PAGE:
Little Dyujoy Chaudhuri attended his first dinner party at the ripe old age of 18 days, and slept through the event in his little rocker. He often spends an hour or two at local coffee bars with his parents and has taken a liking to smoothies. And, this nine-month-old has already been to 25 restaurants in his short existence—all places of fine dining, not the McMeal variety. While it is foolish to imagine that you can add a new member—any new member—to your family and live the same life, life after a baby does not have to be lived out in a deep freezer. So, while things change, experts say couples need to find ways to work around their child rather than cut out their pre-baby existence completely.
“It’s all in the mind,” says 28-year-old Trishna Chaudhuri, Dyujoy’s mother, “Life is no longer the same, but it’s not come to a crashing halt. We’ve learned to accommodate Joy, just as we would any other family member. We are still meeting our friends, going on weekend trips and even eating out as we did earlier, but perhaps the spontaneity is less.”
Consultant psychologist Arpita Anand, who has her own practice in Panchsheel Park, New Delhi, insists that young parents must continue to have a social life. “Of course, your child should be your first priority, and going out should not be at the cost of the child’s health, but if you have a safe caretaker at hand, do not hesitate to take a few hours off parenting to do your own thing.” So, don’t be hasty and turn down dinner party invitations; all babies learn to happily go to sleep in the guest room or even under a dining table if you don’t fuss over them. In Chaudhuri’s case, if a fine-dining restaurant doesn’t welcome little people, Joy is bathed, fed and put to bed under the watchful eye of the maid, with his parents’ mobile numbers on speed dial.
“While it is safe to take a newborn out for a drive or to dinner at a friend’s place, crowded places such as markets and cinema halls are best avoided until the baby turns six months and all the basic vaccinations have been given. The key is to avoid places where a child is likely to be exposed to infections,” says Dr Vidya Gupta, senior consultant and neonatologist at Indraprastha Apollo Hospital, New Delhi. “Leaving a child with a caretaker for a few hours while you are out does not harm the child in any way. Parents of newborn babies do need a life and should not put everything on hold.”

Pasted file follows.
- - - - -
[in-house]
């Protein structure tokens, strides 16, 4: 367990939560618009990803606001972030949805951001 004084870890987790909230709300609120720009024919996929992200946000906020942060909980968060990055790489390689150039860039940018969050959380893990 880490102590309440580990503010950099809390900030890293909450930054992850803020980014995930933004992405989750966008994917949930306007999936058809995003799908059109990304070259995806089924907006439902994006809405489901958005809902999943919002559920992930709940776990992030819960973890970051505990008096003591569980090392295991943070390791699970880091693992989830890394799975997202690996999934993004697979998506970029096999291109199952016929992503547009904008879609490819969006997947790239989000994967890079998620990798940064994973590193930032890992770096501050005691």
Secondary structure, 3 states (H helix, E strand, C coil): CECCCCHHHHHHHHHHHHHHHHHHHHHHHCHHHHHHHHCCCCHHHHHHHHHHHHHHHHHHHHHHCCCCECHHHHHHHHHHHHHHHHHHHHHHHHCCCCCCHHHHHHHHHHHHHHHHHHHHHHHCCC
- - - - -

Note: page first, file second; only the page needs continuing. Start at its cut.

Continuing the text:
Surabhi Sharma, mother of 21-month-old Sanah, cannot give crowded spots a total miss. She likes taking her daughter out for art exhibitions and museum visits and often has to travel by Mumbai’s local trains. “Sure it’s tough, because one has to carry the child all the time, but I know Sanah enjoys the outings and observes the works of art as keenly as I do,” says the film-maker mum. “So, I take her along. Even in crowded trains, I find that people are helpful to a mother with a young child, and it all works out eventually. Sanah has adjusted to train travel and is quite happy to interact with strangers.”
Travelling with a baby can be as light or as heavy as you choose. An extremely low maintenance person, Cheshta, 27, says her eight-month-old-daughter, Vidipta, takes after her. Her baby bag has been discarded in favour of a little handbag that neatly and economically carries extra diapers, a sippy cup, a change of clothing and even a sheet. “Outings can still be spontaneous,” muses Cheshta, “but I do prefer a half-hour warning. I just need to ensure that there is water in her bottle and a spare diaper, and we can take off to any place.” She doesn’t carry any toys, and a ringing cellphone or the car keys keep Vidipta occupied.
If it is a weekend getaway you are planning, remember, most hotels supply an electric kettle and you can boil water either for consumption or to sterilize baby bottles. Chaudhuri says holidays with Joy require minimal planning. “I usually call up the hotel in advance and check if they can make plain boiled eggs, rice or mashed potatoes. For an emergency, some mineral water and a carton of Cerelac are all I need.” On her train travels, Sharma carries food that is ready-to-eat and does not need to be warmed up. “A couple of apples, cheese cubes and some books, and the journey is a lark,” she says.
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